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10 things I did in Australia that I’ve never done before


Sunday kangeroo roast anyone?

Pre-school graduations, eating kangeroo meat, and serious sunburn were all part of my fun in Australia. Whilst it may be a very Westernised country with a mass British population, there were still plenty of things that I experienced for the first time during my month and a half stay in Australia. I:

  1. Got sunburnt. Okay, maybe I’m stretching the truth here a little bit, but I have never got as badly sunburnt as I did when I spent too long on Broken Head beach in the midday sun. Mad dogs and Englishwomen. Clearly the people I was hanging out with were mad. My thighs hurt so badly and I got through a bottle of aloe vera after-sun within a couple of days. Ouch.
  2. Ate kangaroo. I worked at an event where they served up kangaroo burgers and I watched the guests chomp away, complimenting the chef as they did so. I wanted to try some. The next week my friends cooked up a roast dinner; kangaroo styley. It tasted gamey. Kangeroo meat is a good option because it’s so sustainable and, apparently, because kangeroos aren’t hooved beasts, their impact on the environment is also diminished.
  3. Slept with a giant spider somewhere in my room. I got too tired of hunting it that even the prospect of it being truly dangerous and life-threatening wasn’t enough to keep me awake. Not only did I get to experience this Huntsmen spider, but I also had the privilege of seeing some more of Australia’s recognisable creatures: cane toads, wallabies, and a kangaroo in the distance. But no koalas. Dammit.
  4. Swam in a tea-tree lake. Okay, I didn’t really swim. The spot that I chose for a drip wasn’t really deep enough. Maybe I should have gone to the proper tea tree lake at Lennox Head. Regardless, it was a gentle, beautiful outing designed to heal my body and soul. Or at least sort my skin out.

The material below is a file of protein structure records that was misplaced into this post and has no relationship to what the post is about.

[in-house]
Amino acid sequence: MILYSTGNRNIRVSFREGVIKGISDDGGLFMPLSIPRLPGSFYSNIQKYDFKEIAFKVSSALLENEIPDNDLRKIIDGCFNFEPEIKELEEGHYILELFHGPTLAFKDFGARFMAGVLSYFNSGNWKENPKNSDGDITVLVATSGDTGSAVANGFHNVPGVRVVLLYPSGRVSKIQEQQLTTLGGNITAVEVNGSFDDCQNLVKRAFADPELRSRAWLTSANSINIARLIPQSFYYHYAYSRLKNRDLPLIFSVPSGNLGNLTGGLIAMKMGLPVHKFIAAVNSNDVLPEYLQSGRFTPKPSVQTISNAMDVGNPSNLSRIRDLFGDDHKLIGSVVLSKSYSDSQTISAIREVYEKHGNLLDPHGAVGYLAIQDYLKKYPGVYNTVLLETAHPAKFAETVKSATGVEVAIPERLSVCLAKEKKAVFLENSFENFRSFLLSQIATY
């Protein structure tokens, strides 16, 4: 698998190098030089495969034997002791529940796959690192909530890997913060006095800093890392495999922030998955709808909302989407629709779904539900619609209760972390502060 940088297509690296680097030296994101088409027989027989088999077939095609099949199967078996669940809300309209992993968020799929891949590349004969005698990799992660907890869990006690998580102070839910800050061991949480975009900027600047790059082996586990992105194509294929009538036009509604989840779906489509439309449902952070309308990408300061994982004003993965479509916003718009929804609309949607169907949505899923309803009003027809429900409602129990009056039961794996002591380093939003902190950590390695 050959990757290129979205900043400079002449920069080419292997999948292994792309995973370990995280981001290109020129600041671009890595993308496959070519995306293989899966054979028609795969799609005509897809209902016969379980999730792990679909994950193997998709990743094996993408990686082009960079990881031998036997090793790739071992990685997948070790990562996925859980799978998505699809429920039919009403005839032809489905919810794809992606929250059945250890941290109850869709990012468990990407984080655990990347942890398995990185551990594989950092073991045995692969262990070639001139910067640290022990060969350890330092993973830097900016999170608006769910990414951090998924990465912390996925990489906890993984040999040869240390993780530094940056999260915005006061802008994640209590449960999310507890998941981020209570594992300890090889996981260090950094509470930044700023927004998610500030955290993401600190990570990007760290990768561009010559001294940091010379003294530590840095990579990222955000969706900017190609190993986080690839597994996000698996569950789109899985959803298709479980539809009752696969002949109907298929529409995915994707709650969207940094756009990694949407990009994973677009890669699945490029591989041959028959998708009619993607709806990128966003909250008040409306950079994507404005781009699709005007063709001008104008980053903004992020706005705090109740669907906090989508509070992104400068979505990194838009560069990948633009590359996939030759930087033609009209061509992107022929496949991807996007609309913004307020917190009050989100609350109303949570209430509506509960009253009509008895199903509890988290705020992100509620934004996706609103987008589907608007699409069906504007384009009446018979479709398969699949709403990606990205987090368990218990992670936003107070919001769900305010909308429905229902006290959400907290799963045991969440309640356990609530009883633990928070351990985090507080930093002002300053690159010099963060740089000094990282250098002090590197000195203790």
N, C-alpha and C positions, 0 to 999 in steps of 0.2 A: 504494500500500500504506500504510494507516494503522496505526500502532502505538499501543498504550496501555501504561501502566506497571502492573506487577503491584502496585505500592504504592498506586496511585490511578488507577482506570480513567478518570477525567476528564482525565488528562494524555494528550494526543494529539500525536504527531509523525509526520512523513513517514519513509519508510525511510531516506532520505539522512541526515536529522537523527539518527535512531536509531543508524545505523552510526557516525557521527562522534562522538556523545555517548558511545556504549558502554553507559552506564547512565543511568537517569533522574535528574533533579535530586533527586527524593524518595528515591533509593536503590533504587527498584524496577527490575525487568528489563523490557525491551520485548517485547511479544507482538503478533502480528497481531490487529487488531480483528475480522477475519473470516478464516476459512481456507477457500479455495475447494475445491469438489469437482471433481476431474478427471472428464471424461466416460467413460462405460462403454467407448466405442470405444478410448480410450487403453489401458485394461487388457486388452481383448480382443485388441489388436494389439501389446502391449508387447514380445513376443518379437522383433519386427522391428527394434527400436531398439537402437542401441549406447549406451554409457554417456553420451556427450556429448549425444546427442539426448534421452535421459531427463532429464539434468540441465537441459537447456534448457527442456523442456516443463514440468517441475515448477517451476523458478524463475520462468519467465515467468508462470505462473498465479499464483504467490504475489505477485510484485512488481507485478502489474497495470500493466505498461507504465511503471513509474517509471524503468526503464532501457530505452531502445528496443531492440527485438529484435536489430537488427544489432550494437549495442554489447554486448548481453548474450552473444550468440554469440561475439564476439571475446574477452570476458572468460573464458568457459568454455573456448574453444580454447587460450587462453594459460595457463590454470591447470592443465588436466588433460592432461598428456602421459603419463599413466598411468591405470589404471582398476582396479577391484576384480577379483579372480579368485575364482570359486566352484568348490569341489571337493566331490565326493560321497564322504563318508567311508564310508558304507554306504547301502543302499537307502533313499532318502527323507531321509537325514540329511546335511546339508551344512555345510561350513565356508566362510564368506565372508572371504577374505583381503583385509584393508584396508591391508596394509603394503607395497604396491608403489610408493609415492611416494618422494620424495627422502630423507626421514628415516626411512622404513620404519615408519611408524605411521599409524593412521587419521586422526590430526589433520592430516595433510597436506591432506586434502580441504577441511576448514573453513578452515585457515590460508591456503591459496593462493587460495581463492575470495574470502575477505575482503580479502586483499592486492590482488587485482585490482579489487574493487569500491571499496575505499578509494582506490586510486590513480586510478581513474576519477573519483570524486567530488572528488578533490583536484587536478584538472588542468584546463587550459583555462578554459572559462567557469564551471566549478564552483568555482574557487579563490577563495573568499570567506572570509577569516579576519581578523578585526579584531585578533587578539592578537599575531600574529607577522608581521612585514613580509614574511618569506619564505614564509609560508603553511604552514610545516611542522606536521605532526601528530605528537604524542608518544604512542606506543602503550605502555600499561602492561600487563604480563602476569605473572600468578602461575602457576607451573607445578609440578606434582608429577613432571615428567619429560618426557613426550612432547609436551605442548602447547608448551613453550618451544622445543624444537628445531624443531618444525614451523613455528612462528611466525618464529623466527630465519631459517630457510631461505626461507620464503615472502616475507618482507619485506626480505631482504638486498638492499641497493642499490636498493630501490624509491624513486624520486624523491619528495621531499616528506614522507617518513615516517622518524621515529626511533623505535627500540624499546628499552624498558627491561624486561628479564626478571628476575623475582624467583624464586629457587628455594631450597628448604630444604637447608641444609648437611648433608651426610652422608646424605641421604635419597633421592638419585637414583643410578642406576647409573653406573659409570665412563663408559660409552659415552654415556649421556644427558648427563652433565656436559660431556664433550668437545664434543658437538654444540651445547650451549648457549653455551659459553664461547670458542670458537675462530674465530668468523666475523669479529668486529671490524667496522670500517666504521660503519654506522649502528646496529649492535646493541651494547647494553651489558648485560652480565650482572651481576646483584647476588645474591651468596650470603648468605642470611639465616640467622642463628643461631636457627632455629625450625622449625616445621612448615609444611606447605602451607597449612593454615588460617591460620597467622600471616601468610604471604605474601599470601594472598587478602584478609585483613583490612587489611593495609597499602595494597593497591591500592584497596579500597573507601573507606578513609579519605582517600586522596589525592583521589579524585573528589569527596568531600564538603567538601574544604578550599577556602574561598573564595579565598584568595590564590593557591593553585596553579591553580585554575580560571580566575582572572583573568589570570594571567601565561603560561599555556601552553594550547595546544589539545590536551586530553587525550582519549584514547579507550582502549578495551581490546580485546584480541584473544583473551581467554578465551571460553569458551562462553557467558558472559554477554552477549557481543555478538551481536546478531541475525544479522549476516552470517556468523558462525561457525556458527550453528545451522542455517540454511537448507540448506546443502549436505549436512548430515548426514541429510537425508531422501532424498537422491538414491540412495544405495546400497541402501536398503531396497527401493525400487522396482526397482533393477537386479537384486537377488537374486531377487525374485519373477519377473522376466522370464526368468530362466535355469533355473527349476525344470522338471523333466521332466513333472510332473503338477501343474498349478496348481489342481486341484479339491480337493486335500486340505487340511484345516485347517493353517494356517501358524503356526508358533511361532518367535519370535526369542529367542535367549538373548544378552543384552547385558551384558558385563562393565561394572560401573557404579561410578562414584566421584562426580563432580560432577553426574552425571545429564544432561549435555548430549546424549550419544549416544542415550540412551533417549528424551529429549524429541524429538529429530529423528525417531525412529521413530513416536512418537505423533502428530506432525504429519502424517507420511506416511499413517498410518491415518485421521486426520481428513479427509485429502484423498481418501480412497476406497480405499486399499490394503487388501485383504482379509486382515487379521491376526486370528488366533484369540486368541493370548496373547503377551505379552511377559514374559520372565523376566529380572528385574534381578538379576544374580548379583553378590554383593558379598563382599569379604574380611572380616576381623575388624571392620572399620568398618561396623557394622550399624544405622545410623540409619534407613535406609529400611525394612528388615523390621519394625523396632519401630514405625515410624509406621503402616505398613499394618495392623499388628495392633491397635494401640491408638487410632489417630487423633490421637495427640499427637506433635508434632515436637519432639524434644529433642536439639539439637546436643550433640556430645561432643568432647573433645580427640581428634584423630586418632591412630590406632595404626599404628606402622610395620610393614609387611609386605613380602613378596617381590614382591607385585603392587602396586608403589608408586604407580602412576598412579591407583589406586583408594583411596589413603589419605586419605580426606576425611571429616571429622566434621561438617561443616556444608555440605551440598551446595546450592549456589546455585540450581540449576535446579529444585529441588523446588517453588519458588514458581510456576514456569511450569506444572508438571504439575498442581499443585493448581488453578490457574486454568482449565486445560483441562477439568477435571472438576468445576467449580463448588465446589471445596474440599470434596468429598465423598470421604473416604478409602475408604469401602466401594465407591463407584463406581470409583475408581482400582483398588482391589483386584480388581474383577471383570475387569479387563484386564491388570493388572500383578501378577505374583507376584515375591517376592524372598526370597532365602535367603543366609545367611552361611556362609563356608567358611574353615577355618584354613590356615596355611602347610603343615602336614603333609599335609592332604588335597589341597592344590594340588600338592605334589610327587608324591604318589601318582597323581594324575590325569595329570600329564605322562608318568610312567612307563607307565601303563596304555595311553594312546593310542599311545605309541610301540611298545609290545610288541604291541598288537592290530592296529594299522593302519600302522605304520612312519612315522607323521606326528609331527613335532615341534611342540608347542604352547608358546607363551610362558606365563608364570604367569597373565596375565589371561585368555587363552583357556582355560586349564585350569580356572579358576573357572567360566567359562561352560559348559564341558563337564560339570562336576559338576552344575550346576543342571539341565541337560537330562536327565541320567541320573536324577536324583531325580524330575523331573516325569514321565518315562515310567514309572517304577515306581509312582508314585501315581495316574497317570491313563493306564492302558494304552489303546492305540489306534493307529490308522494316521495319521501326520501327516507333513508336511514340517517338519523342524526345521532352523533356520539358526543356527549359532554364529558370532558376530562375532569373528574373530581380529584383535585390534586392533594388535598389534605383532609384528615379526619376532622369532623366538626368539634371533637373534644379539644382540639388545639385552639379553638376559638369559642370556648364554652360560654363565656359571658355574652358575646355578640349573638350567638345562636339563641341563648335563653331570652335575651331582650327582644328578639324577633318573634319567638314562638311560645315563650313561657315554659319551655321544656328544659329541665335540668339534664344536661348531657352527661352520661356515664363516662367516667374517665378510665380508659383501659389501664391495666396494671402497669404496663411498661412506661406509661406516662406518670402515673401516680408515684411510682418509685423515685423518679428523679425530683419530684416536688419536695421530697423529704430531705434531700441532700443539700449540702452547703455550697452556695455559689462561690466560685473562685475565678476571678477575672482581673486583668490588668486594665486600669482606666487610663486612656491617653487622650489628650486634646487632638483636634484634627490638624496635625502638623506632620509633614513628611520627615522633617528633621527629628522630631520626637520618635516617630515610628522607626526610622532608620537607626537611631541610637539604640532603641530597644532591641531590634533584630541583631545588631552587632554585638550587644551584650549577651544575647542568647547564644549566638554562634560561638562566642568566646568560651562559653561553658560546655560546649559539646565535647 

5. Did RSA training. To work in any establishment in Australia that serves alcohol you need to get your Responsible Service of Alcohol (RSA) qualification. I can’t say that the course was the most interesting afternoon of my life, but I got work out of it and I made a new friend. Bonus.
  6. Swam and surfed in warm seas. To not start a shivering frenzy within a few minutes of getting in the water was amazing. It was still refreshing, but I never got bored of the warmth. At night it was a little chillier but still pretty pleasant, and a scattering of phosphorescents made a midnight dip even more special.
  7. Kept an eye out for sharks. Back in England, sharks were never something that I would have thought about whilst out for a swim or a surf. But in Australia, the bliss of the warmer waters means that our sharky friends make the odd appearance. My eyes were open but I saw nothing other than schools of dolphins. Twice over. Happy times.